Editor’s note: This article was initially published in The Daily Gazette, Swarthmore’s online, daily newspaper founded in Fall 1996. As of Fall 2018, the DG has merged with The Phoenix. See the about page to read more about the DG.
With the success of Gravity and Interstellar, and the recent premiere of The Martian, outer space has been a trending setting in film. Audiences loved the realistic depiction of outer space in these films because it takes them to a place that not many have seen in person. Special effects, specifically for low Earth orbit and the local environs of the solar system, has evolved in the past century.
Professor of Film and Media Studies Bob Rehak gave a faculty lecture on October 07, 2015 at McCabe library about the evolution of the depiction of outer space in film. Rehak presented a comprehensive analysis of the history of outer space, a “super genre,” as he calls it.
The lecture began with a clip from Europa Report, a perfect example of how far along special effects has gone in terms of recreating outer space in film. The film prides itself on its incorporation of scientific data and its use of scientific instruments to capture images such as the texture of Jupiter’s surface. I’ve never realized how far special effects has come until Rehak started talking about artist Chelsey Bonestell, who was a major influence on science fiction art and illustration.
Bonestell’s artwork was used in a shot in Destination Moon, panning the landscape of the moon. Premiered in 1950, the film of course did not display extravagant CGI projections of space as we have in film today. Instead, Bonestell painted in the mountains, craters, cracks, and stars that filled the screen as the camera scanned the moon. I was amazed by Bonestell’s artwork because it was imaginative and dream-like. It wasn’t the most realistic depiction of space, but it truly was fascinating to look at since it was very detailed considering it came from a 1950s film.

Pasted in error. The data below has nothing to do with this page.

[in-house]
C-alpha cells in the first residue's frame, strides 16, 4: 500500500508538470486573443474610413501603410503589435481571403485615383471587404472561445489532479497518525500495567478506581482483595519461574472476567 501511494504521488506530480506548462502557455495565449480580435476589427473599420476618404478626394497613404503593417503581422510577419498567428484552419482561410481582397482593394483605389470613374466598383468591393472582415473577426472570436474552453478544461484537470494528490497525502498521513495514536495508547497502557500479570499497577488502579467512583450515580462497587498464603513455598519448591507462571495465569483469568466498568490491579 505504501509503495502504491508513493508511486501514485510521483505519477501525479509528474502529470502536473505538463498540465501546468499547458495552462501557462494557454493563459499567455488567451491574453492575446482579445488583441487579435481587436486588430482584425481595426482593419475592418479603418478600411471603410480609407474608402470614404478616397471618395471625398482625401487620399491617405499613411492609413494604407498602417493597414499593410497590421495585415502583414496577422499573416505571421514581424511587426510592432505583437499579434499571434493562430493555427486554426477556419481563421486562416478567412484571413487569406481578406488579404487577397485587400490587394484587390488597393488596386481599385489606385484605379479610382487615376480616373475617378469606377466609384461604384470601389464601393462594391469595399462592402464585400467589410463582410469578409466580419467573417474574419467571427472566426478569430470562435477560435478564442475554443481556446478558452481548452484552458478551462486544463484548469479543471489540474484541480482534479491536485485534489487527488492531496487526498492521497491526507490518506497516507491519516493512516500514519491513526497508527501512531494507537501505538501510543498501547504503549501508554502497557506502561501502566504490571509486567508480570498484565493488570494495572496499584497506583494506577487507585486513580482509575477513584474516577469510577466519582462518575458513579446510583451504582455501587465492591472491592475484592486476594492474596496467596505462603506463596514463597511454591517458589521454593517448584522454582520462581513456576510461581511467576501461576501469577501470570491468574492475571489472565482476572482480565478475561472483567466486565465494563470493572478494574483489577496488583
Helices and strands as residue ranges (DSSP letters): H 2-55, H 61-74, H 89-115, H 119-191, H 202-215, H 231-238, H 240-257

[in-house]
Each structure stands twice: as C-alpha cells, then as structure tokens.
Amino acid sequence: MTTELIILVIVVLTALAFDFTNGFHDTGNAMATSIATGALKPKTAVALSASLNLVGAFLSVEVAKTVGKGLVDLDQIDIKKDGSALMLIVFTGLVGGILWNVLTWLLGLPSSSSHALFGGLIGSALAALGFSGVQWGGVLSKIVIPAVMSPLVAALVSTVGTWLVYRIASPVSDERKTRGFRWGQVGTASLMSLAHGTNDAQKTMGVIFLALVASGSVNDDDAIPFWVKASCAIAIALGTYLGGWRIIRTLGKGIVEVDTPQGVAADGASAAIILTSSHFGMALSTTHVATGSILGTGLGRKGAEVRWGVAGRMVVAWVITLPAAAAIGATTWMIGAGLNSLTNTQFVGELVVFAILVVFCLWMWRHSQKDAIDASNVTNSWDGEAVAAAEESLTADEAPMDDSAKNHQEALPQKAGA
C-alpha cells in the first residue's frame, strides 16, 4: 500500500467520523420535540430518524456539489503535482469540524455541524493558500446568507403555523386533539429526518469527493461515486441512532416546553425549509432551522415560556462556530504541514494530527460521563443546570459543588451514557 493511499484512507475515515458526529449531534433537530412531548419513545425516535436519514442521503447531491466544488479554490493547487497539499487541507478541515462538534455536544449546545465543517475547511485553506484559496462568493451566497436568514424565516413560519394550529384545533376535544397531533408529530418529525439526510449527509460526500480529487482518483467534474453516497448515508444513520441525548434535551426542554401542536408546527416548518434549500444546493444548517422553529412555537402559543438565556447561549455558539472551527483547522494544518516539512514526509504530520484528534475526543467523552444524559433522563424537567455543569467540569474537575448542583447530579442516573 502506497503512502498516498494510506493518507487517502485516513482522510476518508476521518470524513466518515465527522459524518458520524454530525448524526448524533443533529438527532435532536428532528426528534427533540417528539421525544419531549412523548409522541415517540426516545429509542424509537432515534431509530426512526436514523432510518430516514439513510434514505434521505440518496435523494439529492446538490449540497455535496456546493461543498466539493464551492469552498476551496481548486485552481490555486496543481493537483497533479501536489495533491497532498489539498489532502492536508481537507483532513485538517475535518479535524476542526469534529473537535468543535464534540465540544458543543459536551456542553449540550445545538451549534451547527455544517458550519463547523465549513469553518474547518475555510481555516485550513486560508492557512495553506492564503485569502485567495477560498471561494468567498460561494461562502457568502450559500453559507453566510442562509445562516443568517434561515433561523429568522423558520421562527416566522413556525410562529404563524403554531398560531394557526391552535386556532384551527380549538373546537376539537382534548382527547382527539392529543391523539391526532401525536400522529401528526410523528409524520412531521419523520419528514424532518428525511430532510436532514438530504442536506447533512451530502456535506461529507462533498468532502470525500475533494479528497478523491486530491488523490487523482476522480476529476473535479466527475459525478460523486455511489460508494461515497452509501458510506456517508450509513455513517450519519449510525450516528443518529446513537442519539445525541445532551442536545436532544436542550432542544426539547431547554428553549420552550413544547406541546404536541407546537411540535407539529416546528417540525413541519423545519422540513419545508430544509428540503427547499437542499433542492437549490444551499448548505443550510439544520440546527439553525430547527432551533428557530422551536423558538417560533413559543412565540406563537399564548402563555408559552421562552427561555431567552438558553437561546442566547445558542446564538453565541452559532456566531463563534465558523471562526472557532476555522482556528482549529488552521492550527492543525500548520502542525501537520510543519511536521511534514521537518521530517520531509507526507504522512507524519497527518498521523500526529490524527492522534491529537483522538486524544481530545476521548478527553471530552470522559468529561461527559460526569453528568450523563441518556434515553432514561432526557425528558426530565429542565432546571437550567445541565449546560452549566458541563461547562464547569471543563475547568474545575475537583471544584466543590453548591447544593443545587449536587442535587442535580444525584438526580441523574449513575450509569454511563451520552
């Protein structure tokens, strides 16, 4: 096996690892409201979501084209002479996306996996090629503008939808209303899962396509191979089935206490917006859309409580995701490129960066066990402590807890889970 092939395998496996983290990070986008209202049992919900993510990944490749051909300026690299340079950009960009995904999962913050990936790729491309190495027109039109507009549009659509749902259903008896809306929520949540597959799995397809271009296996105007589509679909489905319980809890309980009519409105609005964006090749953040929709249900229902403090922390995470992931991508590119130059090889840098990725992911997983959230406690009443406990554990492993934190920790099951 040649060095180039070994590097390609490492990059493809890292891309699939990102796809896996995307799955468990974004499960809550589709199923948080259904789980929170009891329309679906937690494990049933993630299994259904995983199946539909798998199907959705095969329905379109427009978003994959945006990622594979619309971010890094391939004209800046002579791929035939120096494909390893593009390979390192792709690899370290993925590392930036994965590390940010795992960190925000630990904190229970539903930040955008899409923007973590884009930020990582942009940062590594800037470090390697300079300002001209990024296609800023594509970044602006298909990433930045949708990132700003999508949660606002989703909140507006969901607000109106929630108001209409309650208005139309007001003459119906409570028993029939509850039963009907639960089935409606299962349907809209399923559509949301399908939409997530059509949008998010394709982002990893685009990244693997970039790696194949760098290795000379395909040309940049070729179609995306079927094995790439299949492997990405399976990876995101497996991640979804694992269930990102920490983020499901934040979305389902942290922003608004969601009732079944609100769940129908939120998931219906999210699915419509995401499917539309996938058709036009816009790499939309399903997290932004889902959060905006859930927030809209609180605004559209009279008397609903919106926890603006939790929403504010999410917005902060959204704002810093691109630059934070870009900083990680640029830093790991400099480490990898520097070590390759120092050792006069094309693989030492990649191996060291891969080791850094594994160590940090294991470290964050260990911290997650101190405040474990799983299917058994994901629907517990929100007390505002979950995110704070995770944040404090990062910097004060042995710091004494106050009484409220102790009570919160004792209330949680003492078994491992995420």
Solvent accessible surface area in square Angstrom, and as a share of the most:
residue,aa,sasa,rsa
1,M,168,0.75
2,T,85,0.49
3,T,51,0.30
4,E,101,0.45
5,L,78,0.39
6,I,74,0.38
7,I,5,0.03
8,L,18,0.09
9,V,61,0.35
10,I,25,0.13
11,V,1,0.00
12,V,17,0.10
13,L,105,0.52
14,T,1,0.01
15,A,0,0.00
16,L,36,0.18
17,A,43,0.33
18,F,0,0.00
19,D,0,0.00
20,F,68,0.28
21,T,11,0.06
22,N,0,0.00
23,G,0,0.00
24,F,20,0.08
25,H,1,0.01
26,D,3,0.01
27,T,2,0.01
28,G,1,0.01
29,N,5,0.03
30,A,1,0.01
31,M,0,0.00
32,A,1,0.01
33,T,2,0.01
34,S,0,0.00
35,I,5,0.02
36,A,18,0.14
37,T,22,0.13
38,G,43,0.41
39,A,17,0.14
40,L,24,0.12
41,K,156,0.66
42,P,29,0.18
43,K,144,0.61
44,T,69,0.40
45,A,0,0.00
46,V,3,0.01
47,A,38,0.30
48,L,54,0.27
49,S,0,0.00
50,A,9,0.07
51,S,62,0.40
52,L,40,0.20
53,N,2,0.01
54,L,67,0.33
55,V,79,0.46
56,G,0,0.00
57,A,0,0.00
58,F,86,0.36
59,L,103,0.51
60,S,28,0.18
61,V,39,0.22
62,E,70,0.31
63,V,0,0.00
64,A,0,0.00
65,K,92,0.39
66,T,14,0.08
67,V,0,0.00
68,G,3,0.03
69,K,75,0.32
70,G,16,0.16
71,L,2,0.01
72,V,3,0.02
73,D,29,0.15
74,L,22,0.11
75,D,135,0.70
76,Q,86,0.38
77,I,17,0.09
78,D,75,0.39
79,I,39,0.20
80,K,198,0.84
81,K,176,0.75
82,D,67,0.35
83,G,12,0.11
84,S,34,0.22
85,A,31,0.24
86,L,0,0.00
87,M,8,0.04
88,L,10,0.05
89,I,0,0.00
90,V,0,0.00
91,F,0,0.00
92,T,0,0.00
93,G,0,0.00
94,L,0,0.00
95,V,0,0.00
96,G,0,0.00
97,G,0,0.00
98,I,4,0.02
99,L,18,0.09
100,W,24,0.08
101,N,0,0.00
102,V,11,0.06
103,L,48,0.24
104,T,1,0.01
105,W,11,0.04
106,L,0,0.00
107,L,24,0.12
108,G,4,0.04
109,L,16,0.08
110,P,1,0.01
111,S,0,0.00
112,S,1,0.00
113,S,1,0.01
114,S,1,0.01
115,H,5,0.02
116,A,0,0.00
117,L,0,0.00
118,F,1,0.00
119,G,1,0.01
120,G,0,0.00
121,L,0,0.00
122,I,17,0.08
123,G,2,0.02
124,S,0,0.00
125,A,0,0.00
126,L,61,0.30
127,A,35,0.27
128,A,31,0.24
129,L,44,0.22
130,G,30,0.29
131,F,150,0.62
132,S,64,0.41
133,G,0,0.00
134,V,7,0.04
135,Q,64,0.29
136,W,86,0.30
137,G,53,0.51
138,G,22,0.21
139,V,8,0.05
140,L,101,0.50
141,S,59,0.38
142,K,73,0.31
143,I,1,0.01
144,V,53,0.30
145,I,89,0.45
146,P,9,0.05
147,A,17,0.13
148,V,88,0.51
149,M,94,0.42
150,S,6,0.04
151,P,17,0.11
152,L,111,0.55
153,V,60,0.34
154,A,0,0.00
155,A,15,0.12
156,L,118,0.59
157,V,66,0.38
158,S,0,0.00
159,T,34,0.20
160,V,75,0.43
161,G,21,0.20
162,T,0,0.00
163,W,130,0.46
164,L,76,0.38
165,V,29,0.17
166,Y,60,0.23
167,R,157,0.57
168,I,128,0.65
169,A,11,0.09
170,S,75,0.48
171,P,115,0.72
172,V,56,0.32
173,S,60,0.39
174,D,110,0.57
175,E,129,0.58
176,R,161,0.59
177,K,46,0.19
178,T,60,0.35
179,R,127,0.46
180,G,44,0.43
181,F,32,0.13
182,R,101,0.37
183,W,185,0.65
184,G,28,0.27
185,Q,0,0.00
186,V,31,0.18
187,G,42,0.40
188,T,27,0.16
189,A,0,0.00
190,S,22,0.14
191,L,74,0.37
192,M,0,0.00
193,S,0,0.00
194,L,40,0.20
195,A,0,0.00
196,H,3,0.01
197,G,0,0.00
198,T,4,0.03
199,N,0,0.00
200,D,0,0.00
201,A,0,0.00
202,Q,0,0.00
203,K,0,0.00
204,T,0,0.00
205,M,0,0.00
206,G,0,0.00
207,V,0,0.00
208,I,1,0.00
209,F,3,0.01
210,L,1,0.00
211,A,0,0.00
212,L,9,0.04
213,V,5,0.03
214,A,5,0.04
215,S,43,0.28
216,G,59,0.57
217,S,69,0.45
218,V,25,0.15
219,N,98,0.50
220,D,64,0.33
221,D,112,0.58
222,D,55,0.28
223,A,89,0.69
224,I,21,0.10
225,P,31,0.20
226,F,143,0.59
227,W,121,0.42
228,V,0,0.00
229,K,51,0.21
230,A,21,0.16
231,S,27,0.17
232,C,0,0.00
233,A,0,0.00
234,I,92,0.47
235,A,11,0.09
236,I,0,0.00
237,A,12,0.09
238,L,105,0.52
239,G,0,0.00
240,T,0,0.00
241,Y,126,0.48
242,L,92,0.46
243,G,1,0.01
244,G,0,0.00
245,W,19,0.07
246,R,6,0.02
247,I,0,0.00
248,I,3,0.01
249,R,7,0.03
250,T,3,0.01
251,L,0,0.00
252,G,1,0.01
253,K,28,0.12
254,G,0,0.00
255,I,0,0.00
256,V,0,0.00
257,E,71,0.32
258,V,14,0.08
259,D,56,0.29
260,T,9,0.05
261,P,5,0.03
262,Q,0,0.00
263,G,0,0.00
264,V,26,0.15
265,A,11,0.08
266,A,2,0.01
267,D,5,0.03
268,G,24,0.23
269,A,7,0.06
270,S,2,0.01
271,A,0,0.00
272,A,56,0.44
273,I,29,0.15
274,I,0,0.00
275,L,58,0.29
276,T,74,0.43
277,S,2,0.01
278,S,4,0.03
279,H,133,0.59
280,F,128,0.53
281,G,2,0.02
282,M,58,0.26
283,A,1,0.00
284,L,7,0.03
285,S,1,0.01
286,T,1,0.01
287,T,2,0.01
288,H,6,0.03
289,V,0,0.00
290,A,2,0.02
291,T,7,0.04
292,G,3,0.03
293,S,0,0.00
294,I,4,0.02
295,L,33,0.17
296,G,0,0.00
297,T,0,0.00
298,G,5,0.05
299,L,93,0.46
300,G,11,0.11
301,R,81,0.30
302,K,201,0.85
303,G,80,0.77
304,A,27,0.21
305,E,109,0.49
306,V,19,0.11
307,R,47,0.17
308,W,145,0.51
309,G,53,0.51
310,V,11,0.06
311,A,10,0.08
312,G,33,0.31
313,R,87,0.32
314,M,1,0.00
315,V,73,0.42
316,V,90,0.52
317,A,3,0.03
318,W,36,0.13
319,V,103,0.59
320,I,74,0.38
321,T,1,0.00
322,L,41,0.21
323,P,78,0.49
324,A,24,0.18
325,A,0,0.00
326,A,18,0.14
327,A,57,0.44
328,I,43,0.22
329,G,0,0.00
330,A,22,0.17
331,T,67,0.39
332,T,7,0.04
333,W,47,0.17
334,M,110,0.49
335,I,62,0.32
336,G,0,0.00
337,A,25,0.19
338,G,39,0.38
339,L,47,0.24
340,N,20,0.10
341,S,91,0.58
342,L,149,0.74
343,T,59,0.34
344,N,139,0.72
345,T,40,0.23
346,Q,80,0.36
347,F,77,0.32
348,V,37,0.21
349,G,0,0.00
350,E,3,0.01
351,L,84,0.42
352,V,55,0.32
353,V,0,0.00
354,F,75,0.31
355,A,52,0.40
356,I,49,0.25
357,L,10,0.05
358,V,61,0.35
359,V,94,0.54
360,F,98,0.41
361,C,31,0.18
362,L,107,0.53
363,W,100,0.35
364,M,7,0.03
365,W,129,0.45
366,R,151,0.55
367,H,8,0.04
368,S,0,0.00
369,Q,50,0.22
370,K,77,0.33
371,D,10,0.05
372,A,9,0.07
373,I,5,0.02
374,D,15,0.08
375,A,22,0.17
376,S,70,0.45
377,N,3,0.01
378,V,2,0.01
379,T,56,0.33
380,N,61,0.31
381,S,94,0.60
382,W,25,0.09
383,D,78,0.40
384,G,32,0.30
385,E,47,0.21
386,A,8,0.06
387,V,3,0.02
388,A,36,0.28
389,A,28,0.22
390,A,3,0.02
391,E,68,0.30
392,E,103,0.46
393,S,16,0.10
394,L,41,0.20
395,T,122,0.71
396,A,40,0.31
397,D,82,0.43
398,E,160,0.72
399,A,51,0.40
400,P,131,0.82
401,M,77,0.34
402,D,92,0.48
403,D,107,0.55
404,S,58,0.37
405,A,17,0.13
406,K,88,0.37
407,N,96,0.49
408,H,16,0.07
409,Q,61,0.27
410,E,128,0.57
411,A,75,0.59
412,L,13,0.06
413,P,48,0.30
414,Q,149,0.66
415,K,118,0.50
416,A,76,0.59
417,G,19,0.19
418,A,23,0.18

Another major player in science fiction film that Rehak mentioned was Stanley Kubrick. He pushed the bar forward for more astronomical details in the outer space setting and destroyed the notion of what a spaceship should like. Kubrick pushed special effects towards realism in his film 2001: A Space Odyssey.
With the advent of digital representation came the departure of science fiction artwork. Rehak stated that the depiction of outer-space co-evolved with the coming of the space shuttle program, as visualization of space shifted to a digital representation rather than two-dimensional artwork. There was enough technology and data to portray space in three-dimensions and to illustrate the complex shapes and details of space more accurately.
A great example was the last clip Rehak showed from Contact. The shot presents a zoom out on earth, then on the planets of our solar system, then on the milky way galaxy, then on the entire universe until the shot culminates into a girl’s eye. Watching the shot, I was astonished at the immense feat the film was able to pull of. Special effects and depictions of space had grown into a great spectacle on film.
Rehak ended by pointing out a trade-off in the digital representation of outer space. No longer could the public dream or fantasize about space because digital representation has created such a realistic depiction of it. People now have a standardized notion of what space looks like because of movies such as Gravity and Interstellar. Even though fantasies about space have faded, digital representations have brought humans closer to a whole other world.
Featured photo courtesy of University of Virginia.